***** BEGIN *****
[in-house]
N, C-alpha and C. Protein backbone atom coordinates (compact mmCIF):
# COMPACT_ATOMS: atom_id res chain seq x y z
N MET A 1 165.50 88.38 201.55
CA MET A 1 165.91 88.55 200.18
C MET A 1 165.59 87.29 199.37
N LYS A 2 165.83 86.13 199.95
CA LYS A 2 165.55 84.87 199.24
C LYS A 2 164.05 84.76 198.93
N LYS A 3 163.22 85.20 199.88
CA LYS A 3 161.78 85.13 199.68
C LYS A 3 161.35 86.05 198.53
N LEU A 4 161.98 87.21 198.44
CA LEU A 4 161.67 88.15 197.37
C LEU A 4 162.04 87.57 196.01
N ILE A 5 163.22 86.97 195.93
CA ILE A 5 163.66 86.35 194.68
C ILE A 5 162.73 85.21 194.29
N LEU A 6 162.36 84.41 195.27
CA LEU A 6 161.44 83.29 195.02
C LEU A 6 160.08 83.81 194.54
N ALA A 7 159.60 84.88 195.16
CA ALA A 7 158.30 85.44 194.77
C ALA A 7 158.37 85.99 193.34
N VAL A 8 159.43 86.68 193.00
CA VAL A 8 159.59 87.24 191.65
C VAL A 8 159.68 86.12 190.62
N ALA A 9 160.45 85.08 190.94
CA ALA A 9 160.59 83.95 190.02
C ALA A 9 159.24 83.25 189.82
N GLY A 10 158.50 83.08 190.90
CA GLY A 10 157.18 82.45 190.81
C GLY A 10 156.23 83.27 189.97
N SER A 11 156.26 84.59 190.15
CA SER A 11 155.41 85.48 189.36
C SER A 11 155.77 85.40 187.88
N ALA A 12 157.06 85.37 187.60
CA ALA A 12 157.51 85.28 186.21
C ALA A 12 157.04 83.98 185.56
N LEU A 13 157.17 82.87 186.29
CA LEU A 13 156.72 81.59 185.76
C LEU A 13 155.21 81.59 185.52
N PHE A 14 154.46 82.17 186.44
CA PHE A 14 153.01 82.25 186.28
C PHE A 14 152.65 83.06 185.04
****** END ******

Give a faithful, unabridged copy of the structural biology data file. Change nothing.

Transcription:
[in-house]
N, C-alpha and C. Protein backbone atom coordinates (compact mmCIF):
# COMPACT_ATOMS: atom_id res chain seq x y z
N MET A 1 165.50 88.38 201.55
CA MET A 1 165.91 88.55 200.18
C MET A 1 165.59 87.29 199.37
N LYS A 2 165.83 86.13 199.95
CA LYS A 2 165.55 84.87 199.24
C LYS A 2 164.05 84.76 198.93
N LYS A 3 163.22 85.20 199.88
CA LYS A 3 161.78 85.13 199.68
C LYS A 3 161.35 86.05 198.53
N LEU A 4 161.98 87.21 198.44
CA LEU A 4 161.67 88.15 197.37
C LEU A 4 162.04 87.57 196.01
N ILE A 5 163.22 86.97 195.93
CA ILE A 5 163.66 86.35 194.68
C ILE A 5 162.73 85.21 194.29
N LEU A 6 162.36 84.41 195.27
CA LEU A 6 161.44 83.29 195.02
C LEU A 6 160.08 83.81 194.54
N ALA A 7 159.60 84.88 195.16
CA ALA A 7 158.30 85.44 194.77
C ALA A 7 158.37 85.99 193.34
N VAL A 8 159.43 86.68 193.00
CA VAL A 8 159.59 87.24 191.65
C VAL A 8 159.68 86.12 190.62
N ALA A 9 160.45 85.08 190.94
CA ALA A 9 160.59 83.95 190.02
C ALA A 9 159.24 83.25 189.82
N GLY A 10 158.50 83.08 190.90
CA GLY A 10 157.18 82.45 190.81
C GLY A 10 156.23 83.27 189.97
N SER A 11 156.26 84.59 190.15
CA SER A 11 155.41 85.48 189.36
C SER A 11 155.77 85.40 187.88
N ALA A 12 157.06 85.37 187.60
CA ALA A 12 157.51 85.28 186.21
C ALA A 12 157.04 83.98 185.56
N LEU A 13 157.17 82.87 186.29
CA LEU A 13 156.72 81.59 185.76
C LEU A 13 155.21 81.59 185.52
N PHE A 14 154.46 82.17 186.44
CA PHE A 14 153.01 82.25 186.28
C PHE A 14 152.65 83.06 185.04